Before committing to ongoing buyer-supplier contracts, request product samples to assess quality first-hand. This will give you confidence and reassurance in what you’ll be getting.
A supplier’s ability to provide ongoing support is just as crucial as product quality and pricing. Make certain you understand who will be your point of liaison when managing your buyer account, and how issues like defects, damaged goods or missed deadlines will be handled.
Feeling reassured with your suppliers is key – those firms that can offer a positive and transparent experience for you, as a client, will make those ongoing bottlenecks and challenges easier to manage. Receiving quick and proactive assistance when problems arise is much better than saving money at the outset and facing difficulties with few workarounds down the line.
Before formally agreeing to work with a supplier, carefully review the proposed contract(s) and stipulated terms such as minimum length and termination terms. You may benefit by having a legal professional look at it for peace of mind, whether it’s related to liability and indemnification, pricing, confidentiality or service-level agreements.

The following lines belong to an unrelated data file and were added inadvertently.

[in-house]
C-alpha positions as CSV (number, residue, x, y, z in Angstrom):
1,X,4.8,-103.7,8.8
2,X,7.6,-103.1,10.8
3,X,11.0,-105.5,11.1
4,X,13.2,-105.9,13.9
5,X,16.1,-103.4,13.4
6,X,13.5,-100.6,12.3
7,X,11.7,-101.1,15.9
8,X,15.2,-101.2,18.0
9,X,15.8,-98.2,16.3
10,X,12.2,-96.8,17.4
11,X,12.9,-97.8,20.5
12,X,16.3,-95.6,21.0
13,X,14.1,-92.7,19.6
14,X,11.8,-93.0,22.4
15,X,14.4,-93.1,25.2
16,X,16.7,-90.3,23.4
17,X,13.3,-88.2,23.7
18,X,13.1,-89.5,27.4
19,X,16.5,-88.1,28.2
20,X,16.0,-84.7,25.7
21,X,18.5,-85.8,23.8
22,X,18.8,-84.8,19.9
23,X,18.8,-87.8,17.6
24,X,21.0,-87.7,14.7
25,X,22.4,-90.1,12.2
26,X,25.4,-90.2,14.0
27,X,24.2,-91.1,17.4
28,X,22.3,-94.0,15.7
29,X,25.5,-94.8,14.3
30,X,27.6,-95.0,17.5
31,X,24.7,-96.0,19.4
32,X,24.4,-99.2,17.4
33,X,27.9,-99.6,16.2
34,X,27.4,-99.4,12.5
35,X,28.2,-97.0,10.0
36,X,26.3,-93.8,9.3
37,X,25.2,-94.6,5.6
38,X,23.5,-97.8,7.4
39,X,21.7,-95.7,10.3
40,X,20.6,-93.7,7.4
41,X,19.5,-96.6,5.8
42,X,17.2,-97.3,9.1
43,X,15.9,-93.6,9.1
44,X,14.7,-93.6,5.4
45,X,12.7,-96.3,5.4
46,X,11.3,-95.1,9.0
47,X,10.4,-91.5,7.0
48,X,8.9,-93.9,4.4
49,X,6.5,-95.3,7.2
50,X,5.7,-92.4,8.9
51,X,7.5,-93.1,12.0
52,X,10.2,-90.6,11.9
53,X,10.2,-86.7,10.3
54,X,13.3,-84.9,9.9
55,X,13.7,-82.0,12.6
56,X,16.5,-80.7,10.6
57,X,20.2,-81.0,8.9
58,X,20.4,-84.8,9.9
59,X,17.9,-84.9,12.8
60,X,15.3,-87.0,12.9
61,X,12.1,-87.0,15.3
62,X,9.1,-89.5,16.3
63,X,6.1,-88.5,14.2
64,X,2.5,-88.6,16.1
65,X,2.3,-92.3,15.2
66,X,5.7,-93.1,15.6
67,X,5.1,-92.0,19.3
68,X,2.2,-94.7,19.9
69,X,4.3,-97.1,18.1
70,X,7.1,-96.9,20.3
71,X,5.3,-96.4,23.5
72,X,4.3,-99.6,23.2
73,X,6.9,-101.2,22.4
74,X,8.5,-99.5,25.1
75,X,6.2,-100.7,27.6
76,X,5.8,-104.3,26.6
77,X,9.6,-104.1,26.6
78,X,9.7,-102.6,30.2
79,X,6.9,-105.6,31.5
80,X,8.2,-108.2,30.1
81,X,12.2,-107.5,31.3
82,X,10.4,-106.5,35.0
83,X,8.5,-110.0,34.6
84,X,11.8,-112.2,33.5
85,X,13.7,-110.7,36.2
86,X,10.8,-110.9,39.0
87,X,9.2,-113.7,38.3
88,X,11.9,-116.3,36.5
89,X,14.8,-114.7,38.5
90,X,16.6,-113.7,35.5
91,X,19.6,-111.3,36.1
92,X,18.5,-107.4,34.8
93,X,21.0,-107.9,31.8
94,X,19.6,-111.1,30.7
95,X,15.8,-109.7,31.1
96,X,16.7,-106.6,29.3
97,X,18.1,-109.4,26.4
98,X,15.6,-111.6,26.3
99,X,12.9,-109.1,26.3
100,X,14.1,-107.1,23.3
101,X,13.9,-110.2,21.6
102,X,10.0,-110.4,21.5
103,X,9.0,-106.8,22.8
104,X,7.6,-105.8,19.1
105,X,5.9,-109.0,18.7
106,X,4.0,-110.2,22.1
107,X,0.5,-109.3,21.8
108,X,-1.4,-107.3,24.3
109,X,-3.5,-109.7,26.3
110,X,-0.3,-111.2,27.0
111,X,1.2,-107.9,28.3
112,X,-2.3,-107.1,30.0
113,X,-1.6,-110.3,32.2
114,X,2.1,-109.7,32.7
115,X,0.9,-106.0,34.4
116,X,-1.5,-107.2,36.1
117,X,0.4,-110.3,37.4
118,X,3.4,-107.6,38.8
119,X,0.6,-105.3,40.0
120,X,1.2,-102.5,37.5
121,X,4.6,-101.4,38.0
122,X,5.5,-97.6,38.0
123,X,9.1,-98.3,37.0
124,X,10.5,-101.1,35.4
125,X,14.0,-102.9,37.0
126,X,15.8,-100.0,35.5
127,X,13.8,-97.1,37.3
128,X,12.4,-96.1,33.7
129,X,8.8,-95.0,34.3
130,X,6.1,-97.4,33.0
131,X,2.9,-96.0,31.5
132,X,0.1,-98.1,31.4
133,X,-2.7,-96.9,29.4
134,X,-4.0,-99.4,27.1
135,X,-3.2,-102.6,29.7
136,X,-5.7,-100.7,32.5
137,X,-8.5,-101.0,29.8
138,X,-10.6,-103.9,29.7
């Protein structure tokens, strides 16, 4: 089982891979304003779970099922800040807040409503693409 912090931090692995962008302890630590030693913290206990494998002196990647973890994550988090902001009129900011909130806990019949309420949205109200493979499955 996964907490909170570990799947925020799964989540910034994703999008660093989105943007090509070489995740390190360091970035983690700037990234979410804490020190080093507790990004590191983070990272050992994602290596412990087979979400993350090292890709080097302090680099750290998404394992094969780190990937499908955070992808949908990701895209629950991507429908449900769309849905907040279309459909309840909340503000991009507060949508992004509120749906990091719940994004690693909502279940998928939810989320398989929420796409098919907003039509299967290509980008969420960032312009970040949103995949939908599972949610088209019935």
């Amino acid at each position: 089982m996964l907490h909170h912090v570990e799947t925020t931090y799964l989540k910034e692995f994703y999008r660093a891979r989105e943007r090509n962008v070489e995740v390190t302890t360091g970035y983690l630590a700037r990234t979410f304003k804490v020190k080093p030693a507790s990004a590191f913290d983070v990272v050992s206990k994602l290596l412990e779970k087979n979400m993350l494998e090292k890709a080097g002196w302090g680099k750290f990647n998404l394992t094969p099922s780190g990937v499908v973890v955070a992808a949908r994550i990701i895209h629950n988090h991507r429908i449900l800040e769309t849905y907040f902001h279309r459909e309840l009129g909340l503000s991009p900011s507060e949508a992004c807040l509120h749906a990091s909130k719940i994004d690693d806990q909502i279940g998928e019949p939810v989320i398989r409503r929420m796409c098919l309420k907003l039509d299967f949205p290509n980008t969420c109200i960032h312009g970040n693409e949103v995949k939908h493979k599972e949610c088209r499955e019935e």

Establishing favourable contractual terms protects your interests and long-term stability.
When you find suppliers that are a great fit, focus on building strong relationships with them. The best relationships are those that are built on mutual respect, transparency and a willingness to be flexible and adaptable. Work together to solve problems and improve processes as this will cultivate stronger feelings of trust and appreciation.
Make sure that you hold meetings regularly; visit their facilities and extend the invitation to them to visit your premises. The best kinds of relationships are ones where you can confidently and continually refer business to one another, with those suppliers proving to be highly invested in your success, and vice versa.
Selecting the right suppliers for your SME is crucial, but it’s not a one-and-done task. As your business evolves, continue evaluating your suppliers to ensure they keep pace. Over time, you will need to consider whether your current suppliers can meet your needs, and make crucial, strategic decisions about whether a long contract can continue. They will likely need to do the same too, so it’s not a one-way street. However, you’ll be set up for sustainable growth and profitability with the right suppliers powering your small business at every stage of its upscaling journey.